The word Utopia was first coined by Sir Thomas More in 1516 in his book in Latin, Utopia. It is a work of imaginative fiction with central theme as "the good society" and equality is its central value. It is "the paradise that exists elsewhere". Utopia is a place of dreams, a place of the good, and a place which is nowhere to be found . . . Krishan Kumar's Utopia and Anti-Utopia in Modern Times is an emerging rigorous analysis of these concepts.
In The Spirit of Utopia and The Principle of Hope, Ernst Bloch sees "Being" simultaneously as a process, unfinishedness and tension towards the perfection and argues for a view of utopia as radical alterity . . . Echo of an Impossible Return analyses the political unconscious, the seeds of time and archaeologies of future, the works of Marxist literary critic Fredric Jameson. In Dystopia, Utopia, and Akhtruzzaman Elias's Khowabnama, the focus of the author, Dasgupta, is how dystopia can come dangerously close to utopia, yet in practice they are poles apart.
It was William Thompson who set the ball of women rights rolling in 1825, when he wrote his Introductory Letter to Mrs. Wheeler at the start of Appeal of One Half of the Human Race, Women Against the Pretensions of the Other Half, Men, To Retain them in Political, and Thence in Civil and Domestic Slavery. Here Thompson acknowledges his 'debt of justice' in framing the Appeal, which looks at the relation of power between men and women and arguing for women's equal political and legal rights. The author of Meye Parliament or A Parliament of Women, written in 1880, in Bengali, creates a full-fledged vision of a dystopia of a land ruled by the New Women. In Empire Builder, the author analyses the periodical The Imperial Colonist, a women's review— written by women for women, which first appeared on January 1, 1901 with the main objective of encouraging the emigration of British women "of the right sort", to the colonies. At the end of the book, the arguments extend to concepts such as "man has as much craving for utopia as for bread." The author also infers that modernism and development have blurred the line between war and revolution and has suggested a new concept of topos, between utopia and dystopia.
The book presents an in-depth philosophical account of why 'utopia has been the mother of exact sciences.' Writings of different thinkers on utopia and dystopia display a rather complex interplay between the actual and the possible, dream and reality and ideal or the monstrous communities. A must read."
2. "Barnita Bagchi shows how Mary Anne Schimmelpenninck negotiated the bizarre cruelties of her upbringing by her parents, Samuel and Lucy Galton, Quakers and members of the Lunar Society, a couple that make the obvious joke about a group that called themselves Lunatics less than funny. Mary Anne, herself understandably short of a sense of humour, nevertheless went on to become an ‘aesthetic theorist, theologian, and abolitionist’ and a significant bridge between Romantic and Victorian cultures.' "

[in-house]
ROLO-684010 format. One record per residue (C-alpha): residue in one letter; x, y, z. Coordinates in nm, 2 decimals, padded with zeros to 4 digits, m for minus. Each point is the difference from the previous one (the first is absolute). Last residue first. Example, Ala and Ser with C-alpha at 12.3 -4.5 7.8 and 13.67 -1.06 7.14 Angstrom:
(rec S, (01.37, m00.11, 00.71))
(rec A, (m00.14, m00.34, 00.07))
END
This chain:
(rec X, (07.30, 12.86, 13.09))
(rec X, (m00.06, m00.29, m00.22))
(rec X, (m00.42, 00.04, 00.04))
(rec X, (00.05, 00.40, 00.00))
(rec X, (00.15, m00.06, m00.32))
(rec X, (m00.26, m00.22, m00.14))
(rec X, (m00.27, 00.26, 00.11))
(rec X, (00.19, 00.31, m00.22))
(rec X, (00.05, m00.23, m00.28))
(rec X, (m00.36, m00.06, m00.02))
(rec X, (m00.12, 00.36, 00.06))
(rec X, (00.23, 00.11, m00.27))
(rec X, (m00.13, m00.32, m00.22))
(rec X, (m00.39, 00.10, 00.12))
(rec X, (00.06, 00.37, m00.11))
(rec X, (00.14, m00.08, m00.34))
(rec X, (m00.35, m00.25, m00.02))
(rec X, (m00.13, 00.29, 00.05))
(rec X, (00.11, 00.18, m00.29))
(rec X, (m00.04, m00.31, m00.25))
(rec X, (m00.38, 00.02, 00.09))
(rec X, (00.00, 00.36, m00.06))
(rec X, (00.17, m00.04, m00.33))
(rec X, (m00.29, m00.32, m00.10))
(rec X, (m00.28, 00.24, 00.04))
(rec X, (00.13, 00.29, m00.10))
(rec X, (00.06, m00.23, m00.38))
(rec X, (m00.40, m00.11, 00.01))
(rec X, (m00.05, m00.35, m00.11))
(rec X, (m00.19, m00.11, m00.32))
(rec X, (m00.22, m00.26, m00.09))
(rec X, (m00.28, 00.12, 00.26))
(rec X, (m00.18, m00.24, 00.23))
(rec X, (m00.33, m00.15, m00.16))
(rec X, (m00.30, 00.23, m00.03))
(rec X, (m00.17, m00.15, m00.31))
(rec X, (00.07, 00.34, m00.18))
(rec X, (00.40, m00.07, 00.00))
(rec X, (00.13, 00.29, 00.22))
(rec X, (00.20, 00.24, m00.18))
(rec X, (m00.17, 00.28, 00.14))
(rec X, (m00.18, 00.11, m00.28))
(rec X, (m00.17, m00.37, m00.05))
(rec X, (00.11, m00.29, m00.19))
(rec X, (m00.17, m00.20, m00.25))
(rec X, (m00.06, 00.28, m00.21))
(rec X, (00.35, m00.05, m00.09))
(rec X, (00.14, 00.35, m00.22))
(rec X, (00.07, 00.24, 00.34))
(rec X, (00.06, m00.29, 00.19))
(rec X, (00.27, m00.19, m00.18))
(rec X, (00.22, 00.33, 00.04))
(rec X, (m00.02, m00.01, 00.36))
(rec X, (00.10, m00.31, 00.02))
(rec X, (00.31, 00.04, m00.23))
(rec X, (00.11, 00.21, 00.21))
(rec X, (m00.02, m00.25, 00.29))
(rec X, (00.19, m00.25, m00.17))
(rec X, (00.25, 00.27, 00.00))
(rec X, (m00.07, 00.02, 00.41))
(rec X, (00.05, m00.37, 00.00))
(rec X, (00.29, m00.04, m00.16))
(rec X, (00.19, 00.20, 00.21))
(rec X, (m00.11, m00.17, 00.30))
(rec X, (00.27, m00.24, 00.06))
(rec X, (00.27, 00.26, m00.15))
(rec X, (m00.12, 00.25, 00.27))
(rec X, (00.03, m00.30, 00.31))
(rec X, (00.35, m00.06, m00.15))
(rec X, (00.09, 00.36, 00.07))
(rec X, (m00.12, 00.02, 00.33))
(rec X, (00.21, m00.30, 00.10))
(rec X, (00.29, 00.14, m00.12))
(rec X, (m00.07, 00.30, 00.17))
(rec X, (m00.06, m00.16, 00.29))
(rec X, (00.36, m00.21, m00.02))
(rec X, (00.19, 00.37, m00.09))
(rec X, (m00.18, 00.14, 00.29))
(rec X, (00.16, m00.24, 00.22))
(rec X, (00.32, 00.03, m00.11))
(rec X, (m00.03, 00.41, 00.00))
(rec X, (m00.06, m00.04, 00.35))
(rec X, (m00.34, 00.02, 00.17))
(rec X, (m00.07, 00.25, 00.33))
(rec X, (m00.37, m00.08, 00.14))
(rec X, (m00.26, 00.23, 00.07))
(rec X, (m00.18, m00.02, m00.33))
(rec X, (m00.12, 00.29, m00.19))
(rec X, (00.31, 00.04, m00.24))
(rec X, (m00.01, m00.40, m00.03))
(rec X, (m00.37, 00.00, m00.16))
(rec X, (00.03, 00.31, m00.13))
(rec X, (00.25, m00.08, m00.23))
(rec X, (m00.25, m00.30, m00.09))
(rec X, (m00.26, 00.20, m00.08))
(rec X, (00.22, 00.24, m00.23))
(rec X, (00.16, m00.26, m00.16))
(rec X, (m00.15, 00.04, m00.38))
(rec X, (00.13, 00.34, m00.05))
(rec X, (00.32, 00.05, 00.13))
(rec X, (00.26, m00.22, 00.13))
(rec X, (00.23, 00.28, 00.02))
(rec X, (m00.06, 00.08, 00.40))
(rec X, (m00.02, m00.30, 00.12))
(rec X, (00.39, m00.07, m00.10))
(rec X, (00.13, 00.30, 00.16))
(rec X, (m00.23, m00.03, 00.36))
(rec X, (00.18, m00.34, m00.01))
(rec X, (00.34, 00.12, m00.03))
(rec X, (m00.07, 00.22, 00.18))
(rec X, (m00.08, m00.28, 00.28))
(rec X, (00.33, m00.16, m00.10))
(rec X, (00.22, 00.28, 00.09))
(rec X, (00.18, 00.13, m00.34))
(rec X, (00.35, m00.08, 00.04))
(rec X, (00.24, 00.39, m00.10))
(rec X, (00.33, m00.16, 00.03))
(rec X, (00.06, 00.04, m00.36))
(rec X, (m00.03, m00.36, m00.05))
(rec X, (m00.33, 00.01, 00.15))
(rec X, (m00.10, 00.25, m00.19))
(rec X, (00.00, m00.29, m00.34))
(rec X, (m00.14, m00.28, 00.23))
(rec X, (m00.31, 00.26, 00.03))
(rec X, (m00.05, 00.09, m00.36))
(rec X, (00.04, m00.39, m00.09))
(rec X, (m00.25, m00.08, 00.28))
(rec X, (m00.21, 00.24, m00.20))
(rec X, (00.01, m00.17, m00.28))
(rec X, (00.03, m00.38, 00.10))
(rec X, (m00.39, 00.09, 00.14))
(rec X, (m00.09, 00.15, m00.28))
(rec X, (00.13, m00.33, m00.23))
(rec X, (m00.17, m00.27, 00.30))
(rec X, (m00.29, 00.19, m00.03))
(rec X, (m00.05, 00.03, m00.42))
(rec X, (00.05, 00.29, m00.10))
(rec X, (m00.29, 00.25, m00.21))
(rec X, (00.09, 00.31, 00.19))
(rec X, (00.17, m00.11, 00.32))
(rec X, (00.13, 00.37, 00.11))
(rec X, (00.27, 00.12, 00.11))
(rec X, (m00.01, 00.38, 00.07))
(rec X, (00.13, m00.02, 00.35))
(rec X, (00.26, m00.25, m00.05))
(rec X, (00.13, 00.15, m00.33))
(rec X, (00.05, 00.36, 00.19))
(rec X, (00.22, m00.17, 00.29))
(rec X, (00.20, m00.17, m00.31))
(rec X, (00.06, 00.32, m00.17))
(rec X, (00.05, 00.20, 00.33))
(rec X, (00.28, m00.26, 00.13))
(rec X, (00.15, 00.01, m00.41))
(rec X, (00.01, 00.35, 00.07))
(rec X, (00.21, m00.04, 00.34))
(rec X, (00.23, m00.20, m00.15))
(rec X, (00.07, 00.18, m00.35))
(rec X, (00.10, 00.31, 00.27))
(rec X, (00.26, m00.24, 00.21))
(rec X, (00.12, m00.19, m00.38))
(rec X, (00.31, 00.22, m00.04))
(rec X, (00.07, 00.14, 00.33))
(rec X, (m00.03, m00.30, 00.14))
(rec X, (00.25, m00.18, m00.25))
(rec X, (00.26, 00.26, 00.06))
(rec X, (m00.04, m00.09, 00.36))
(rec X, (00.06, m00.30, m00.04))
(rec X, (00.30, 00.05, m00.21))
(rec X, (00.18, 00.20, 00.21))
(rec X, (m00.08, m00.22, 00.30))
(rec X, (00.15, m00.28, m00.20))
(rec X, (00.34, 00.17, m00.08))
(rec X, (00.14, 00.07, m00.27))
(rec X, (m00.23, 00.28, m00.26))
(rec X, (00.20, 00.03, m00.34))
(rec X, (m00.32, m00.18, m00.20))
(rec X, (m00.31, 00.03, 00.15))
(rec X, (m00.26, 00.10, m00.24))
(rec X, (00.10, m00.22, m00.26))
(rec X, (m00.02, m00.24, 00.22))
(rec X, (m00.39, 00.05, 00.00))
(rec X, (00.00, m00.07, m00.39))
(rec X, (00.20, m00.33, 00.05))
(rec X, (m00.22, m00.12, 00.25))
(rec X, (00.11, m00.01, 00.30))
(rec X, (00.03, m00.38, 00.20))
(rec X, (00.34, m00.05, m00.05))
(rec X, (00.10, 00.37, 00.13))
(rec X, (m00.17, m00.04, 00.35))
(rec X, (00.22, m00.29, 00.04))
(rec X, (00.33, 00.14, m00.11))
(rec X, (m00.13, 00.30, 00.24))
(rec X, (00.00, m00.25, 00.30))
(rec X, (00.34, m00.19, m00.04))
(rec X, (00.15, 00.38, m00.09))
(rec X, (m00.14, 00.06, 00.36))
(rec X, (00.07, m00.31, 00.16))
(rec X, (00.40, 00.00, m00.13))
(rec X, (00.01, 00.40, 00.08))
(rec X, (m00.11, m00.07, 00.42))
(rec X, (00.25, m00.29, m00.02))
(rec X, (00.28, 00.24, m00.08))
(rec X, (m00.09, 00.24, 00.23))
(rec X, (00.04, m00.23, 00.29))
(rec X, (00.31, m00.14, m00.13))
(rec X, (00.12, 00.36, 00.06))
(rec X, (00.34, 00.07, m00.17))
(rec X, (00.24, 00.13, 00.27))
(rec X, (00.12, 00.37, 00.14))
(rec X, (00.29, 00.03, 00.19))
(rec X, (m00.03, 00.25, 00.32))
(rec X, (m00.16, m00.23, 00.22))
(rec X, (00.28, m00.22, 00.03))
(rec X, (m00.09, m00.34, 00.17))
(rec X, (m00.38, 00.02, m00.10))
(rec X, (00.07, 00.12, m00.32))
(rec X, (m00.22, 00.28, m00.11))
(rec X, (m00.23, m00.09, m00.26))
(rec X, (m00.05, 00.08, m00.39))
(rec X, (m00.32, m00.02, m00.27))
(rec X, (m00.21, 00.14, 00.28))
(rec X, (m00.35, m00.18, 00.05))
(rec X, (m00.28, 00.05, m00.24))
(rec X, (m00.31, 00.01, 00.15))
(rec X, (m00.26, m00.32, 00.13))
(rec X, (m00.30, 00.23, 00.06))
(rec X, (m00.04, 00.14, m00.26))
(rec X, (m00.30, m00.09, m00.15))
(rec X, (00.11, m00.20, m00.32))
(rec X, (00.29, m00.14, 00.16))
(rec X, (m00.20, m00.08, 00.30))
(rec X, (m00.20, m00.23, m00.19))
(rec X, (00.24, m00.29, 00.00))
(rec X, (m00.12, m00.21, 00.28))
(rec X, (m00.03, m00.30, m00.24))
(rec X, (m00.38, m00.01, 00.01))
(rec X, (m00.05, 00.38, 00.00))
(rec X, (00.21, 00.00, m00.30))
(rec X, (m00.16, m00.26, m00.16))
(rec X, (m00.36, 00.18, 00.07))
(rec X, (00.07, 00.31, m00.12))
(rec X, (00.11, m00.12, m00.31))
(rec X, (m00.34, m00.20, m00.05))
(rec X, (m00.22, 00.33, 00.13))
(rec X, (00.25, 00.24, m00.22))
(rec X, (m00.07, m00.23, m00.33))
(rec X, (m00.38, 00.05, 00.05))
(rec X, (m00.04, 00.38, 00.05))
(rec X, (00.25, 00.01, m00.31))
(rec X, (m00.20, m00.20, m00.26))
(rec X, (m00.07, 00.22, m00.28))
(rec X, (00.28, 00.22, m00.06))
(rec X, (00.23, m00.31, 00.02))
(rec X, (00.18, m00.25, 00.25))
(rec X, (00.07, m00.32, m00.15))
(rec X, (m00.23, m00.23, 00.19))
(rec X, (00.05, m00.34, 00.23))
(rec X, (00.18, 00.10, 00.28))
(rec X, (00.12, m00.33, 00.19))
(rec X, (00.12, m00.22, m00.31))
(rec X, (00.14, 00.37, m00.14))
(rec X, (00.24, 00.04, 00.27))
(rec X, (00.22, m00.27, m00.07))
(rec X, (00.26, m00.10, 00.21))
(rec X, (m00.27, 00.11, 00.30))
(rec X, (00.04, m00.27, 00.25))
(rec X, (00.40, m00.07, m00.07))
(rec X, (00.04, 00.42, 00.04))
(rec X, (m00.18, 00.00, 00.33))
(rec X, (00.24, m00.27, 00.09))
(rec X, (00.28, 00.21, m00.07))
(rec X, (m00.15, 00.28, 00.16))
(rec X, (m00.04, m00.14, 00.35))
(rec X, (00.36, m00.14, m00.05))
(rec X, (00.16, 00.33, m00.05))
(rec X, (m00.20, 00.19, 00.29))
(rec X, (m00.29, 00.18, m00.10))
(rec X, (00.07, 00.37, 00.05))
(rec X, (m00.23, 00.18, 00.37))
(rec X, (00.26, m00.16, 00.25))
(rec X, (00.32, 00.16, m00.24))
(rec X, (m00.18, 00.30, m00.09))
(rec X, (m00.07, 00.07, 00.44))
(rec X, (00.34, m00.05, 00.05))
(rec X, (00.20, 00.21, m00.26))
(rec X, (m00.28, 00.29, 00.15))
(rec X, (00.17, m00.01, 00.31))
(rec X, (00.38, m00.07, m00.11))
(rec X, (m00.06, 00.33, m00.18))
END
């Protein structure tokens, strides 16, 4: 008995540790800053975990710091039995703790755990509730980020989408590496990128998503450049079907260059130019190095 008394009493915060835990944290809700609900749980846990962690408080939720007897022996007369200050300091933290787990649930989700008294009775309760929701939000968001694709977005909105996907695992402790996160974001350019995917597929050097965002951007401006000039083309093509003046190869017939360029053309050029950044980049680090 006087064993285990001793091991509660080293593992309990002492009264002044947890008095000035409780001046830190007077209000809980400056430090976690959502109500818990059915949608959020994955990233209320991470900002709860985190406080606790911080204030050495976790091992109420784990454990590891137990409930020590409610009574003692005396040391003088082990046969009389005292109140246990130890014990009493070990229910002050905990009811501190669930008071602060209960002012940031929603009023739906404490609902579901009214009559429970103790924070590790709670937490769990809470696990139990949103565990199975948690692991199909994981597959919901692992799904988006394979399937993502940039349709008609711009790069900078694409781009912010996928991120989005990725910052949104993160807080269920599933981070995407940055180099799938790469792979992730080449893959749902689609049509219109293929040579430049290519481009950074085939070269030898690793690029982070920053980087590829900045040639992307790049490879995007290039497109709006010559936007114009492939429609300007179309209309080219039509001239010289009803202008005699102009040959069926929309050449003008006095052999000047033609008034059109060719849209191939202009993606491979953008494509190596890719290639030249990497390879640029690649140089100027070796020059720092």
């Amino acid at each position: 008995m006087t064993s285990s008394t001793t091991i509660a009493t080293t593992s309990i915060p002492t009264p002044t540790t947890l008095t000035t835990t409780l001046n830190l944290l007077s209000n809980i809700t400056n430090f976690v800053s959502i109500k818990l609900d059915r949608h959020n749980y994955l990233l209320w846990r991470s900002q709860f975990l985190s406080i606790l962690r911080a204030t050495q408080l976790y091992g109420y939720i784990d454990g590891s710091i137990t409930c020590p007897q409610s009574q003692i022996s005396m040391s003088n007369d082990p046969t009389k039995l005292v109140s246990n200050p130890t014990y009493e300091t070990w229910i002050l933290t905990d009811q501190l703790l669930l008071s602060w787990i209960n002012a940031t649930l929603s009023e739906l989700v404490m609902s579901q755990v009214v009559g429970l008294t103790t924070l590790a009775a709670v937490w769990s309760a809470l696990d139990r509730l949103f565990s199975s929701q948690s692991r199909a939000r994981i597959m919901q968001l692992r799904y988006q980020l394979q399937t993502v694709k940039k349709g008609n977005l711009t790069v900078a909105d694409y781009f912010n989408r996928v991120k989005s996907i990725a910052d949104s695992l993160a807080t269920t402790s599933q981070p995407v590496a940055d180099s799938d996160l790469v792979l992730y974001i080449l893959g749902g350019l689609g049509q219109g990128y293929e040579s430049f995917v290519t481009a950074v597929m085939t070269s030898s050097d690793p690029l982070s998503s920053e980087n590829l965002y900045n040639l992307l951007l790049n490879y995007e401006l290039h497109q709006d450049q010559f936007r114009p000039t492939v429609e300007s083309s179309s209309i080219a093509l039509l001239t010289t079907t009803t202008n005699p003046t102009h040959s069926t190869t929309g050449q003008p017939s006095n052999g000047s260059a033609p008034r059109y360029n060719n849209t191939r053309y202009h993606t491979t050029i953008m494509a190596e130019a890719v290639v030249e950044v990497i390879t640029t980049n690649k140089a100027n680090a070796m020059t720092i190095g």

3. Barnita Bagchi has argued that “the transnational character of the British Empire facilitated the emergence of a strong women’s movement (which paradoxically took an anti-imperial slant) campaigning for women’s education in early twentieth-century India” (754).
---Emily J.A. Monteiro, Communal Formations: Development of Gendered Identities
in Early Twentieth-Century Women’s Periodicals. Ph.D. Dissertation, Texas A&M University, 2013. Online at http://repository.tamu.edu/bitstream/handle/1969.1/149616/MONTEIRO-DISSERTATION-2013.pdf?sequence=1
4. "Barnita Bagchi’s “Ramabai and Rokeya: The History of Gendered Social Capital in India” compares how women writers and activists Pandita Ramabai (1858-1922) and Rokeya Sakhawat Hossain (1880-1932) promoted women’s education. Bagchi argues that these women attacked patriarchal norms through their educational and welfarist associations. Of particular note in this chapter is the idea of gendered social capital, which refers to “how certain kinds of social capital can be analytically viewed as constitutively gendered” (p. 69). This would include caregiving institutions, elementary school teaching, voluntary welfarist associations, and the like. These essays demonstrate that, through the aid of organizations, women could promote educational opportunities for others.
The contributions to Women, Education, and Agency demonstrate that women have found methods of gaining access to formal education; utilized a variety of informal educational tools; and sought to use their learning to influence other women, society, and culture. Women have been active players in educational history and only forgotten because their means of learning have most often been nontraditional. This book, however, asks readers to also consider the relevance today in reflecting on the long history of women attempting to fulfill their potential as human beings and the importance of accessing education in that struggle. It is a book that begins historical inquiry, urging readers to consider problems that persist and looking for methods to remedy these problems."
--- Liberty Sproat. Review of Spence, Jean; Aiston, Sarah Jane; Meikle, Maureen M., eds., Women, Education, and Agency, 1600-2000. H-Education, H-Net Reviews. January, 2012.URL: http://www.h-net.org/reviews/showrev.php?id=34441